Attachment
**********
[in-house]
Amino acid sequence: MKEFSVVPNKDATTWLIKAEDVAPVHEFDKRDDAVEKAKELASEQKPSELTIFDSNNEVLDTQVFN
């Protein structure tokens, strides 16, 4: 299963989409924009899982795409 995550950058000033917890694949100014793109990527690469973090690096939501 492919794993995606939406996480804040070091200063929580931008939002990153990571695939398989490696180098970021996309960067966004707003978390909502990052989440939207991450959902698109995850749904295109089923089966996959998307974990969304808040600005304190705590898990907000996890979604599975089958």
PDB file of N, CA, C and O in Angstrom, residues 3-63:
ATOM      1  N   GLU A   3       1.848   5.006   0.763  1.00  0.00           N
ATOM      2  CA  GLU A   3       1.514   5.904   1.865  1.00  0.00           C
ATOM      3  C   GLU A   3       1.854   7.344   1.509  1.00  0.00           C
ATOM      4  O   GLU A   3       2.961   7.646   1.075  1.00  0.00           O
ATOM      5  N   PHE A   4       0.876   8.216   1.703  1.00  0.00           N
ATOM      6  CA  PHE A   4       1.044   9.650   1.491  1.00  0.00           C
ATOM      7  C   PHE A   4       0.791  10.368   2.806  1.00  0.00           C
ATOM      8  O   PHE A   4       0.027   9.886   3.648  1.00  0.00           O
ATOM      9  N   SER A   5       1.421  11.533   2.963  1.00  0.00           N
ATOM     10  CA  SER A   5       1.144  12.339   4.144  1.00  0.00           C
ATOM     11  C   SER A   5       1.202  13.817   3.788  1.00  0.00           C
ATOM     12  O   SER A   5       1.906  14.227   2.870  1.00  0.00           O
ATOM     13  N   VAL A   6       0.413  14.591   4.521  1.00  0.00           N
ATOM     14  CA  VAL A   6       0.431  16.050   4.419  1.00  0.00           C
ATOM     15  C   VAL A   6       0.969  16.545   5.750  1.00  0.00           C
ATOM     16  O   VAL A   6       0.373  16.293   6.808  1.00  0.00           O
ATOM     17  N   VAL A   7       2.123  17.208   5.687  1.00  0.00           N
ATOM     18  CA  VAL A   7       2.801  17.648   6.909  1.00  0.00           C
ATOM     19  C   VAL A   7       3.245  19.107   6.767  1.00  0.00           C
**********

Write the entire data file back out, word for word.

[in-house]
Amino acid sequence: MKEFSVVPNKDATTWLIKAEDVAPVHEFDKRDDAVEKAKELASEQKPSELTIFDSNNEVLDTQVFN
């Protein structure tokens, strides 16, 4: 299963989409924009899982795409 995550950058000033917890694949100014793109990527690469973090690096939501 492919794993995606939406996480804040070091200063929580931008939002990153990571695939398989490696180098970021996309960067966004707003978390909502990052989440939207991450959902698109995850749904295109089923089966996959998307974990969304808040600005304190705590898990907000996890979604599975089958």
PDB file of N, CA, C and O in Angstrom, residues 3-63:
ATOM      1  N   GLU A   3       1.848   5.006   0.763  1.00  0.00           N
ATOM      2  CA  GLU A   3       1.514   5.904   1.865  1.00  0.00           C
ATOM      3  C   GLU A   3       1.854   7.344   1.509  1.00  0.00           C
ATOM      4  O   GLU A   3       2.961   7.646   1.075  1.00  0.00           O
ATOM      5  N   PHE A   4       0.876   8.216   1.703  1.00  0.00           N
ATOM      6  CA  PHE A   4       1.044   9.650   1.491  1.00  0.00           C
ATOM      7  C   PHE A   4       0.791  10.368   2.806  1.00  0.00           C
ATOM      8  O   PHE A   4       0.027   9.886   3.648  1.00  0.00           O
ATOM      9  N   SER A   5       1.421  11.533   2.963  1.00  0.00           N
ATOM     10  CA  SER A   5       1.144  12.339   4.144  1.00  0.00           C
ATOM     11  C   SER A   5       1.202  13.817   3.788  1.00  0.00           C
ATOM     12  O   SER A   5       1.906  14.227   2.870  1.00  0.00           O
ATOM     13  N   VAL A   6       0.413  14.591   4.521  1.00  0.00           N
ATOM     14  CA  VAL A   6       0.431  16.050   4.419  1.00  0.00           C
ATOM     15  C   VAL A   6       0.969  16.545   5.750  1.00  0.00           C
ATOM     16  O   VAL A   6       0.373  16.293   6.808  1.00  0.00           O
ATOM     17  N   VAL A   7       2.123  17.208   5.687  1.00  0.00           N
ATOM     18  CA  VAL A   7       2.801  17.648   6.909  1.00  0.00           C
ATOM     19  C   VAL A   7       3.245  19.107   6.767  1.00  0.00           C